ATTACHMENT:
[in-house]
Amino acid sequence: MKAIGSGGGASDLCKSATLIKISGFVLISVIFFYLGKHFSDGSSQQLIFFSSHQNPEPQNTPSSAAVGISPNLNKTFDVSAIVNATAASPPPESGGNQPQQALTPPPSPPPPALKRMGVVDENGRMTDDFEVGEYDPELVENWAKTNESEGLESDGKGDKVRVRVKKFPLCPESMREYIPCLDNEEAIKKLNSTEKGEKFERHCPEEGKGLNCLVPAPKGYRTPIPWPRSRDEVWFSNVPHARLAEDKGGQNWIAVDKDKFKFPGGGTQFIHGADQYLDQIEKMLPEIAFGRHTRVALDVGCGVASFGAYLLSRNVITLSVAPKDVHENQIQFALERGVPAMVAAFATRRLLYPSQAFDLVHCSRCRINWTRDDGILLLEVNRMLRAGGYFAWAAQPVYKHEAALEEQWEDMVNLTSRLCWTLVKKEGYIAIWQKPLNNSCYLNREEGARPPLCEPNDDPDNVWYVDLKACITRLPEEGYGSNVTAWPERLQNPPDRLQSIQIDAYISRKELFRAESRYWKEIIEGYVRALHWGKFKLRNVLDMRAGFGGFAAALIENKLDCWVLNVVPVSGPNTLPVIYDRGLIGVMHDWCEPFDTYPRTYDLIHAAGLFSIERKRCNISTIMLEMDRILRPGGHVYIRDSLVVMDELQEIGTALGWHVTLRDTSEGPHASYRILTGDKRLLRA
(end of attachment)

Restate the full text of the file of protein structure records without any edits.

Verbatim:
[in-house]
Amino acid sequence: MKAIGSGGGASDLCKSATLIKISGFVLISVIFFYLGKHFSDGSSQQLIFFSSHQNPEPQNTPSSAAVGISPNLNKTFDVSAIVNATAASPPPESGGNQPQQALTPPPSPPPPALKRMGVVDENGRMTDDFEVGEYDPELVENWAKTNESEGLESDGKGDKVRVRVKKFPLCPESMREYIPCLDNEEAIKKLNSTEKGEKFERHCPEEGKGLNCLVPAPKGYRTPIPWPRSRDEVWFSNVPHARLAEDKGGQNWIAVDKDKFKFPGGGTQFIHGADQYLDQIEKMLPEIAFGRHTRVALDVGCGVASFGAYLLSRNVITLSVAPKDVHENQIQFALERGVPAMVAAFATRRLLYPSQAFDLVHCSRCRINWTRDDGILLLEVNRMLRAGGYFAWAAQPVYKHEAALEEQWEDMVNLTSRLCWTLVKKEGYIAIWQKPLNNSCYLNREEGARPPLCEPNDDPDNVWYVDLKACITRLPEEGYGSNVTAWPERLQNPPDRLQSIQIDAYISRKELFRAESRYWKEIIEGYVRALHWGKFKLRNVLDMRAGFGGFAAALIENKLDCWVLNVVPVSGPNTLPVIYDRGLIGVMHDWCEPFDTYPRTYDLIHAAGLFSIERKRCNISTIMLEMDRILRPGGHVYIRDSLVVMDELQEIGTALGWHVTLRDTSEGPHASYRILTGDKRLLRA